This probably sounds silly but I really don't like horse movies. Often they are trite and just badly written and staged or they are saccharine and still badly written and staged. Either way they don't seem to be about "real" horse people.

I do believe, however, that on the horizon is a horse movie that is the exception that proves me wrong. It is called "50 to 1" and it is about a horse named Mine That Bird and the cowboys that brought him east out of New Mexico to win the Kentucky Derby. To give credit where it is due I read about this undertaking in the April 2014 copy of Cowboys and Indians, which is one of the slickest glossy magazines to tell the happenings of the new west while still tipping its cowboy hat to the old west.

Cowboys and Indians is lavishly illustrated with frequently stunning pictures and it embraces all of the west including its art and its artists. For someone like me who respects the west, loves horses and cattle and admires its art this magazine is a veritable treasure trove of information.

And now Cowboys and Indians announces that this new film about "The cowboys who won the Kentucky Derby" is going to actually happen. By the way, this film has a happy ending because Mine That Bird, a gelding, is retired and is in a good place, too.

Some of you are thinking, "Gee, I remember that horse because of his funny name but what was it about him except that he won the Derby and then just sort of disappeared?"

I'll give you a hint. Remember the trainer who showed up at Churchill Downs with a Derby entry in a dusty truck and trailer, a man who had driven all way east alone with his leg in a cast? The sports writers down there in Kentucky fell all over themselves about that one.

Do you also remember that this horse spent most of his Derby race at the back of the pack - the announcer's exact quote was, "So down the back stretch run, all you'll find well behind the rest of them is Mine That Bird." - and actually made his winning drive from something like 14 lengths back? How about if I tell you that this rather ordinary looking Thoroughbred gelding was piloted by Calvin Borel?

If you still can't remember the race, the horse or the people check it out on You Tube and you will definitely want to see the movie about the complete underdog Derby winner with his cadre of blue collar believers.

The man who watched the race and realized there was a story that needed telling is Jim Wilson and he produced a little movie called "Dances With Wolves" that you will remember if you are over 12 years old and have been a watcher of either movies or television.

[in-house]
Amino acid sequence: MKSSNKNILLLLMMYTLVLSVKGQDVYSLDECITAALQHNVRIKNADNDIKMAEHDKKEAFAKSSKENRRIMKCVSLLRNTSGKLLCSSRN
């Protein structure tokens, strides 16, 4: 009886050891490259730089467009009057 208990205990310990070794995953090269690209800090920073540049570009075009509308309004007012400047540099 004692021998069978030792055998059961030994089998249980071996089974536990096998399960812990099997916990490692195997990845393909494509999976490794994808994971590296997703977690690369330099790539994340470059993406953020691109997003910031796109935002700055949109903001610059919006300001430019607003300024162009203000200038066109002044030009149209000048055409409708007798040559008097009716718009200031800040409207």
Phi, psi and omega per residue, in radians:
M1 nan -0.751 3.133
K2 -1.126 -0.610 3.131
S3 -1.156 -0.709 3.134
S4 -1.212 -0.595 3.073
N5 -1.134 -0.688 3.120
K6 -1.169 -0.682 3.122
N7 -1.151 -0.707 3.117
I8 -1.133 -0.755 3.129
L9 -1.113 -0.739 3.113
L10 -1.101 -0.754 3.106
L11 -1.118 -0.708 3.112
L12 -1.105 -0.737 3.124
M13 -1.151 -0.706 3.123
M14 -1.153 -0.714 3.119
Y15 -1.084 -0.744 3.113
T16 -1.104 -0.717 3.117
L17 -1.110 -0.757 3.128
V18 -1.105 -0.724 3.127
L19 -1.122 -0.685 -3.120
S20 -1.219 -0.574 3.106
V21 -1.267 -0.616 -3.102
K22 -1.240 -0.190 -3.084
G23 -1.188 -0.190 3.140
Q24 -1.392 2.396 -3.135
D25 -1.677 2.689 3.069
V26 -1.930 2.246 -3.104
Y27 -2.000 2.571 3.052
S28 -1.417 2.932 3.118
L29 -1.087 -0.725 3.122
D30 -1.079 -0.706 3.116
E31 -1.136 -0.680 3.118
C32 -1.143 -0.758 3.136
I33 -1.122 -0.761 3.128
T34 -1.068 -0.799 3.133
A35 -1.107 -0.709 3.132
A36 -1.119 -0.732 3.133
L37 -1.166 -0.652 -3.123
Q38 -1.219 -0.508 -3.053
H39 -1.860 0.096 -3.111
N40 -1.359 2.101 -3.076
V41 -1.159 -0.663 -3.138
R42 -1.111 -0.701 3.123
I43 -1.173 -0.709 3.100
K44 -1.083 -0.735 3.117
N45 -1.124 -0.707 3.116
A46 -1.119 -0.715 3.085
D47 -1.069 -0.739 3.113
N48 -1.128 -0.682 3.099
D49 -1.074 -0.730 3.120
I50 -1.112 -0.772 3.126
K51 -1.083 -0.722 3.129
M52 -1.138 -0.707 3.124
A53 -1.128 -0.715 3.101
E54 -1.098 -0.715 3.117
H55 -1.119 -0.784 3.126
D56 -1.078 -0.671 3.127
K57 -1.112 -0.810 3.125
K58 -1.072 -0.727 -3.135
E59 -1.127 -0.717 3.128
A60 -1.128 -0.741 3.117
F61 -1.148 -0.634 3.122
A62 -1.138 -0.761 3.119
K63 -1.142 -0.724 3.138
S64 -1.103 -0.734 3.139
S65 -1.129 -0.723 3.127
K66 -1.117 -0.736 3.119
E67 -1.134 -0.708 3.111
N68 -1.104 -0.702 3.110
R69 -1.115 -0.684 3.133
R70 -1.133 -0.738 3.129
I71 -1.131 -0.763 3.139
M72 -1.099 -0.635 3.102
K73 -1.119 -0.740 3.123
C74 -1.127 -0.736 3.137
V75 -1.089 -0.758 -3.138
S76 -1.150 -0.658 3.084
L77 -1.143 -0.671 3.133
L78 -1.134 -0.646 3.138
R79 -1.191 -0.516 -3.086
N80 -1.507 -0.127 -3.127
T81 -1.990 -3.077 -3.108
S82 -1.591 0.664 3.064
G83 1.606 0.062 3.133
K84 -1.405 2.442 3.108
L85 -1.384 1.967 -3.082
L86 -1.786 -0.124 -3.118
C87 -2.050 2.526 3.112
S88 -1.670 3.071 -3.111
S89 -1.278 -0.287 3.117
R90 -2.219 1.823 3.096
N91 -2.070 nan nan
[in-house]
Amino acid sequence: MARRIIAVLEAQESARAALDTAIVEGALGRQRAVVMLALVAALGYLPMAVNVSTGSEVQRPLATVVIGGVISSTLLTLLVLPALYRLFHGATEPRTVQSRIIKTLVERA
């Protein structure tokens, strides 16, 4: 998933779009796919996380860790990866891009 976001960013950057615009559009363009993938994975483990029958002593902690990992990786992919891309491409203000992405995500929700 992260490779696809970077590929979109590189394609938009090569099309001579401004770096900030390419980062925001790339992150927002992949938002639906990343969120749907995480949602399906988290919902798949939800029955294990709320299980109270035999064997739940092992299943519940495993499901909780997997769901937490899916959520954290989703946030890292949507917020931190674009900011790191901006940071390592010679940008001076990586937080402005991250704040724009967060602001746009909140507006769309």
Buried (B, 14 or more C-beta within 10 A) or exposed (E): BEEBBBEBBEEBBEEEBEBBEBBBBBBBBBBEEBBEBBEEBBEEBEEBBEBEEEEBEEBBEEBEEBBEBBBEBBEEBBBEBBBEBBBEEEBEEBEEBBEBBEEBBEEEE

And now for the rest of the story - so far. Jim Wilson created the movie that he wanted to create pretty much on his own by getting his own backers instead of by going with a major studio. What that means is that he is releasing that movie on his own hook as well. Instead of maybe $30 million for advertising costs he is having to deal with that on the same type of budget that he made his movie with.

"50 to 1" is being released March 21 in New Mexico where all of this started. After that Jim Wilson plans on taking his film on the road. He says, "We're going to be in a bus and take a tour."

They are planning to criss-cross America and depending on who is available some of the actors will be there. Even Mine That Bird will make some appearances. They are planning on being in Louisville for the Derby. As I recall, right after that it is Pimlico for the Preakness and I believe that Mine That Bird should be invited here to Maryland for the Preakness along with his movie and his crew of blue collar believers.

There are lots of blue-collar horse people in Maryland and we have never needed to believe in a dream more than we do right now. This is the time for a movie about people who hung in there and won through and we are the people who will want to see it and realize that sometimes dreams do indeed come true if you work hard enough at it.

I know that I can't do this by myself but I can sure ask anyone who reads this and has connections to pick up that torch and get to work on this. And that's just what I am doing right here, right now.